Works in Progress

lossy-page1-558px-Martin_Luther_by_Cranach-restoration.tifWe’re all works in progress. Last night I was caused to think about the Apostle Paul’s words in 2 Corinthians 5:17:

Therefore, if anyone is in Christ, the new creation has come: The old has gone, the new is here!

How beautiful! How miraculous! How appealing!

How elusive.

What I mean is that Paul makes the process sound basically instantaneous. Be in Christ and–boom–you’re a new creation. But here’s the thing:

Becoming a new creation takes time.

If you’re like me, on your journey to becoming a new creation, you take one step forward…and then what feels like five or six giant steps backward. Cooking up a new creation is not a microwave, it’s more like a crock pot.

So those of us who are on this Jesus journey are simultaneously new and old, redeemed and fallen, Christ-like and broken. And when it comes to how we view this idea of male privilege, we’re all works in progress.

It’s in this spirit that I’d like to bust out another round of “bad quotes from dead theologians.” Because it’s important to remember that the church’s historical thought leaders where BOTH new and old. They were works in progress as well. And in that sense, what they’ve bequeathed us in the modern (or postmodern) church is both redeemed and fallen.

So, this morning, allow me to share three gems from Mr. Martin Luther:

“Men have broad and large chests, and small narrow hips, and more understanding than women, who have but small and narrow breasts, and broad hips, to the end they should remain at home, sit still, keep house, and bear and bring up children.”

“God created Adam master and lord of living creatures, but Eve spoilt all, when she persuaded him to set himself above God’s will. ‘Tis you women, with your tricks and artifices, that lead men into error.”

We may well lie with what seems to be a woman of flesh and blood, and yet all the time it is only a devil in the shape of a woman.

To be sure, Martin Luther has a lot of really great quotes. These are not among them. But as we explore the reality of male privilege in the church, it’s important to remember that there is a history to reckon with. It’s important to remember that where we are today is a result, at least in part, of where we’ve been in our past. It’s important to remember that male privilege has been around for awhile and is therefore deeply entrenched in how we do church.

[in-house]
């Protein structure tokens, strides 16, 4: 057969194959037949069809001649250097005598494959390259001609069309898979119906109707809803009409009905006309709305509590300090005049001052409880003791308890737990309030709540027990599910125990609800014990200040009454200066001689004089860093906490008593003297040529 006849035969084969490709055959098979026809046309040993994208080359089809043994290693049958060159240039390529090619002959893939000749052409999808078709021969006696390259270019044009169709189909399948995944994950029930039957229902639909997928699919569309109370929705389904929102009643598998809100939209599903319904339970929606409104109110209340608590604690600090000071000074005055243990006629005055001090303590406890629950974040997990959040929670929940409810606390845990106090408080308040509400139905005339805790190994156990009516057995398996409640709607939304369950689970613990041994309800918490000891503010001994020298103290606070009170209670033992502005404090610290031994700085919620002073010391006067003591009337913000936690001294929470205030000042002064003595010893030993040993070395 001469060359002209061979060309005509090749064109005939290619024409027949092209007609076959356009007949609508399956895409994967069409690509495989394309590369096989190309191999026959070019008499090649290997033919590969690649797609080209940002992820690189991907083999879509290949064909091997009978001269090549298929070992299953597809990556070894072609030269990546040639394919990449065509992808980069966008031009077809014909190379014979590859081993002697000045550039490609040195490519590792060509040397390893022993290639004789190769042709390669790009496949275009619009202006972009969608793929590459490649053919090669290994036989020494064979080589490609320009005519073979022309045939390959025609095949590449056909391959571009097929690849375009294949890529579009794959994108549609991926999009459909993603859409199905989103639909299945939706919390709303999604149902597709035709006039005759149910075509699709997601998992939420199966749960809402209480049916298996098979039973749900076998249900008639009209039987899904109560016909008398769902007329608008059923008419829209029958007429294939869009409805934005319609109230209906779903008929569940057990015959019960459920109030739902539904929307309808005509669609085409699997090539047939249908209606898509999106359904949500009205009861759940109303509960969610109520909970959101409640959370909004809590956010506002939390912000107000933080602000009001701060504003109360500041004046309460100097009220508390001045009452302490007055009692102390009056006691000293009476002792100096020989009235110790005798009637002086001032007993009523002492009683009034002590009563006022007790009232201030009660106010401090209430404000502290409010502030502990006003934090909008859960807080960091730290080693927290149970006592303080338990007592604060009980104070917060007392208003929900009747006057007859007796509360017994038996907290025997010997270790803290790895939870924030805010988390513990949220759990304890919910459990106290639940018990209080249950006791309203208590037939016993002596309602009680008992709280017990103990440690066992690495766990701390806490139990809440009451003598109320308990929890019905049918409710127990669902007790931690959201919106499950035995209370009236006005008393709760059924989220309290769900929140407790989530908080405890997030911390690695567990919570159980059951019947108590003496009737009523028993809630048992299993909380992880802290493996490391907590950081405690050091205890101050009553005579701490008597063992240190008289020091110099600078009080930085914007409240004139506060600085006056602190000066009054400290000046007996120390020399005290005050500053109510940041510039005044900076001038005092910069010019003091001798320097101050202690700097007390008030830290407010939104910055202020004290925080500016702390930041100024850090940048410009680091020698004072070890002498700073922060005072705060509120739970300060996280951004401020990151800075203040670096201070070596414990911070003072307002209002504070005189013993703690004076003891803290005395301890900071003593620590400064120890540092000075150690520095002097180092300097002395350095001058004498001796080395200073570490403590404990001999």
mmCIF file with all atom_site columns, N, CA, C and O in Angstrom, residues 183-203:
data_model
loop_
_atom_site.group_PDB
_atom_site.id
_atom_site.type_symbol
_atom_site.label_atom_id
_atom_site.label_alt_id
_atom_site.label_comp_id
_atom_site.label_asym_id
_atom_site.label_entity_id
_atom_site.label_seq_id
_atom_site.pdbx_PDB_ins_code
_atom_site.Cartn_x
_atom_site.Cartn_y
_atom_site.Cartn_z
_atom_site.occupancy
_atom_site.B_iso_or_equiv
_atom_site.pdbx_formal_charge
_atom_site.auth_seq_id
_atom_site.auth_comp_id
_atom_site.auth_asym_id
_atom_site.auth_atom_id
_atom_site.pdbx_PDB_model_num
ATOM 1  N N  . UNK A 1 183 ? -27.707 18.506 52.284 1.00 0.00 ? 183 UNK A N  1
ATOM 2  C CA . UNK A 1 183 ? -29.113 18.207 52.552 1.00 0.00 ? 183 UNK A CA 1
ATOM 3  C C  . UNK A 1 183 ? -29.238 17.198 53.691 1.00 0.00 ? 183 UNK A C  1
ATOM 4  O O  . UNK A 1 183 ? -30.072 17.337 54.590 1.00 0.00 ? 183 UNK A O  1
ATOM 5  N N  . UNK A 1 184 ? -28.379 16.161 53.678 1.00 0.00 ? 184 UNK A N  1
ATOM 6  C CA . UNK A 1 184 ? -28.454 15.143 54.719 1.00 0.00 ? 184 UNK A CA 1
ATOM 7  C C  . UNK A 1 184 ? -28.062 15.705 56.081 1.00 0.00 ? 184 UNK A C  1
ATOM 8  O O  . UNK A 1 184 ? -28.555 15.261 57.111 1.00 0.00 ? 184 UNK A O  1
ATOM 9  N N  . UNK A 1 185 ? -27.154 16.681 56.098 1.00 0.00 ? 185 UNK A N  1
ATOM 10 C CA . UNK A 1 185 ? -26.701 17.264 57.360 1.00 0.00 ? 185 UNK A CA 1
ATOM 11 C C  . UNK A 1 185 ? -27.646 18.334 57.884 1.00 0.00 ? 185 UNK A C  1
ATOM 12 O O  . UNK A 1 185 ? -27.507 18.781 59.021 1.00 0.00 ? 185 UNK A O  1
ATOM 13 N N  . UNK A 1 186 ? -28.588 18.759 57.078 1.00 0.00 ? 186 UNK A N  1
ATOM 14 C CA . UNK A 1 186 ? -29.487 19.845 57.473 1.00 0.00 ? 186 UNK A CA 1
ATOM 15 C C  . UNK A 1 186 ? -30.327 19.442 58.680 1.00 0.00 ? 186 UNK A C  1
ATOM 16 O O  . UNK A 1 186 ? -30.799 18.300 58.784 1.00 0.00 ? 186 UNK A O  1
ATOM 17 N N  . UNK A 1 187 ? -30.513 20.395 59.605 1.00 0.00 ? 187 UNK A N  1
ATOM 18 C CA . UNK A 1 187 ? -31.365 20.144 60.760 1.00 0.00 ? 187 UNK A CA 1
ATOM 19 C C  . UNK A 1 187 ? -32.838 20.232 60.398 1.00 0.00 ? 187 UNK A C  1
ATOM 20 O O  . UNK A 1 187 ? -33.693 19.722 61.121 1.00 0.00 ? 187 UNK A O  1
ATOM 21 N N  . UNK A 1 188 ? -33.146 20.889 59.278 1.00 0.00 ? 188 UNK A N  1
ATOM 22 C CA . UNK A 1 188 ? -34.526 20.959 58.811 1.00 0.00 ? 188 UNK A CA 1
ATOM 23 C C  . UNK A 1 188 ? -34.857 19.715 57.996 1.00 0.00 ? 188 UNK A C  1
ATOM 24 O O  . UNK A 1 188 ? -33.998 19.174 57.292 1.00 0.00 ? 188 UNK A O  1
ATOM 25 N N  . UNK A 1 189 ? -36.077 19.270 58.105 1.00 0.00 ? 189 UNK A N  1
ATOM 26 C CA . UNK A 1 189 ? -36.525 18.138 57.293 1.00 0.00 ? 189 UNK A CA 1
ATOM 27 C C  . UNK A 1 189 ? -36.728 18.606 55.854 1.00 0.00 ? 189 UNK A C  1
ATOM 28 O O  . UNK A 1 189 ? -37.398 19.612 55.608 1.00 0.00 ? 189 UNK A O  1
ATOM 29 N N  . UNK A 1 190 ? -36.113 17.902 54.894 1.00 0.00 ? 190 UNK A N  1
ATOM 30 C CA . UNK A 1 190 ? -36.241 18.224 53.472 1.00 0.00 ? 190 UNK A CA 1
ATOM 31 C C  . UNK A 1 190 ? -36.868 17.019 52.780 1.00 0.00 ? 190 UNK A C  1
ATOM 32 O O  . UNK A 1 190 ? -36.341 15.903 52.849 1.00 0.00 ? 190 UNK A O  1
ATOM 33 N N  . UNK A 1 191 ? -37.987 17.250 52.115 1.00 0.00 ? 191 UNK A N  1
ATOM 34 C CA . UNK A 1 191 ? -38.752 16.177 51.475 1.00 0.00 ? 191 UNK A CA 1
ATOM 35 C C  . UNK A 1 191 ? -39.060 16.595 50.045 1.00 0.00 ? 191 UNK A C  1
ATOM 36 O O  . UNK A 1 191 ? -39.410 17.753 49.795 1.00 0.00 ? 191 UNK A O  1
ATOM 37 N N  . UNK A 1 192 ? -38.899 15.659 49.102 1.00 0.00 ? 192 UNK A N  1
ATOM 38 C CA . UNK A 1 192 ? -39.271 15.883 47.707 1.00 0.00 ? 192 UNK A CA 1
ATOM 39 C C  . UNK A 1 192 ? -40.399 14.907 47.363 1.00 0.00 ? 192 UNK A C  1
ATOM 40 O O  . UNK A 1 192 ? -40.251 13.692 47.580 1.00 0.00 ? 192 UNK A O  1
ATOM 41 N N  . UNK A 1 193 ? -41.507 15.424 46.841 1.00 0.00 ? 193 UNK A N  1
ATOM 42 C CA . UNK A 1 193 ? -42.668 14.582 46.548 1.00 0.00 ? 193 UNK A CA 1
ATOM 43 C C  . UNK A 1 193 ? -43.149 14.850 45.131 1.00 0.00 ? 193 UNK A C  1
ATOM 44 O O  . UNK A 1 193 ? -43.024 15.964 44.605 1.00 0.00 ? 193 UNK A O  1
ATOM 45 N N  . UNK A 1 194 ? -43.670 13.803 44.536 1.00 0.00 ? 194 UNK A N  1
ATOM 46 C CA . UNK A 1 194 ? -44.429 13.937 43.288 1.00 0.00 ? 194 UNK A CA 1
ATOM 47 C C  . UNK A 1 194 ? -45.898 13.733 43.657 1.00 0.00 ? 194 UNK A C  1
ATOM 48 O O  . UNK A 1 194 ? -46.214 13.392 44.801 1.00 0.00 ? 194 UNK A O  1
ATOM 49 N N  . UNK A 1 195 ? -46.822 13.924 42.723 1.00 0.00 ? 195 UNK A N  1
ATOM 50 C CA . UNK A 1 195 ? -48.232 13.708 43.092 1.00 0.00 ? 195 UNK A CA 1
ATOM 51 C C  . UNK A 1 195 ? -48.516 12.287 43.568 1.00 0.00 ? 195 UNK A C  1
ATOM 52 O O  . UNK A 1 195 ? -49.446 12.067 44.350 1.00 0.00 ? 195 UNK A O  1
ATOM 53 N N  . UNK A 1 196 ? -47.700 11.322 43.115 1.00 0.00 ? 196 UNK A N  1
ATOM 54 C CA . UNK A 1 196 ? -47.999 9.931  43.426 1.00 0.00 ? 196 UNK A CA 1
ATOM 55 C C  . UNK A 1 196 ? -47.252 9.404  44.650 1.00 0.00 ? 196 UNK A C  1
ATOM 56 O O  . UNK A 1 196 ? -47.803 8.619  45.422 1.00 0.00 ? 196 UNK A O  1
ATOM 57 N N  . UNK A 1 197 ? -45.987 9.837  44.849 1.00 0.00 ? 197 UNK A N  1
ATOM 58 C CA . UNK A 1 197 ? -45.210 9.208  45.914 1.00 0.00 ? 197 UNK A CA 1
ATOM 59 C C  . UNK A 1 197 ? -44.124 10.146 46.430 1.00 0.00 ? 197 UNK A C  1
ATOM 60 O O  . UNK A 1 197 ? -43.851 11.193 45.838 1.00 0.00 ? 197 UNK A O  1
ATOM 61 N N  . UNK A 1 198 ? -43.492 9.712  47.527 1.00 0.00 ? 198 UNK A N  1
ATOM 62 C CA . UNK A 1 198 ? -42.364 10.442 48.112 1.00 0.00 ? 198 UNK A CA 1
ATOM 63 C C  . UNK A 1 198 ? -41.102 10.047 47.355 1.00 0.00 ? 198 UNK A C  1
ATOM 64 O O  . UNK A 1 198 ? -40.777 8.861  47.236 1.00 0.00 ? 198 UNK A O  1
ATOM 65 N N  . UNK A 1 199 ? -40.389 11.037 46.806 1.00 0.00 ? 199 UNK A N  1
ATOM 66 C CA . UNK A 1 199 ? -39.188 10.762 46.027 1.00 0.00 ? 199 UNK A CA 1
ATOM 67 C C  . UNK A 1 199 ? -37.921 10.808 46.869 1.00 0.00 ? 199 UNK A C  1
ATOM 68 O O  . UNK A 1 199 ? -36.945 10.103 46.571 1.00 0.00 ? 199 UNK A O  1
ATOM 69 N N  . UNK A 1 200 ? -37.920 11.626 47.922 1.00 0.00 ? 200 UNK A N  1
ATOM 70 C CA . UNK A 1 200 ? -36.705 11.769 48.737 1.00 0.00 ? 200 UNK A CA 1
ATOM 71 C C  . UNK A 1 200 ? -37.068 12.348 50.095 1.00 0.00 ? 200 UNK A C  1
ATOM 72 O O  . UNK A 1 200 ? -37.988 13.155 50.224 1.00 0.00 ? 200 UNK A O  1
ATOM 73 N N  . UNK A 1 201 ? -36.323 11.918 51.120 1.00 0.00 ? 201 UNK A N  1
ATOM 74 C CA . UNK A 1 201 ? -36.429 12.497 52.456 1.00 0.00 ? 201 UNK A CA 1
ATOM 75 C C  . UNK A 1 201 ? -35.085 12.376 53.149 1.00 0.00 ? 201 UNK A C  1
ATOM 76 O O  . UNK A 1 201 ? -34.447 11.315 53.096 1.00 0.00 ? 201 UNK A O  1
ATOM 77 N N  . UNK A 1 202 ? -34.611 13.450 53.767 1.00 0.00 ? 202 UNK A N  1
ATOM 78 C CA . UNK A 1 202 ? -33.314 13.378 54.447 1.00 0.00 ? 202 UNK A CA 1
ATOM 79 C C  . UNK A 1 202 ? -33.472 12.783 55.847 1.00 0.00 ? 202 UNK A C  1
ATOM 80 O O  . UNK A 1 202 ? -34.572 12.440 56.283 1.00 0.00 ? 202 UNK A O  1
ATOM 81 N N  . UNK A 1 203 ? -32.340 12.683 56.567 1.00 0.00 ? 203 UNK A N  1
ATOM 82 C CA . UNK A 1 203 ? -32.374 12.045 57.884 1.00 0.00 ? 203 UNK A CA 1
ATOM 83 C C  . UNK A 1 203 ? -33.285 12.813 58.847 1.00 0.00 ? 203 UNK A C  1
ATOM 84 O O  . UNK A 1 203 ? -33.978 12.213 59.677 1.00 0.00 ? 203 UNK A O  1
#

It’s also important to remember that we’re all works in progress.

What about you? How are you a work in progress in this area?

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2 responses to “Works in Progress”

  1. Noemi says :

    1) Thank you for creating a category on your blog for “bad quotes from dead theologians.” I appreciate it!

    2) How do you defend the posit that since these theologians whom you quote (the heroes of our faith whom a lot of our theology is still based off of) hold this negative/archaic/damaged view of women, they are developing their theology with this misogynistic perspective.

    In other words, Luther, Calvin, etc. have this skewed biblical perspective of women while they are developing their thoughts on the faith. Why should we listen to these theologians in the first place? Does their view of women discount them from contributions to Christian theology? If not, why not? I’m not asking this to be scandalous, but simply because I am curious. Do these theologians lose all credibility because of their view of women? If not, why not?

    Rob, I love this blog and am thankful for your prayerful, thoughtful development of male privilege in Christianity!

    • rdixon1365 says :

      Great questions Noemi. I wonder what others would say, but my response is that Luther, Aquinas, Calvin, et al do not lose all credibility because of their views on women. My whole point (and I think the previous post in this category explains this a bit better) is that no one has it all right. Maybe it’s best to say that these men lose some credibility, but for me it’s more like they become humanized, seen as both new and old and honestly acknowledged as holistic influencers of where the modern church is today. Luther, for instance, gives us “sola fide,” but he also gives us “a devil in the shape of a woman.” I think it’s important to acknowledge both legacies.

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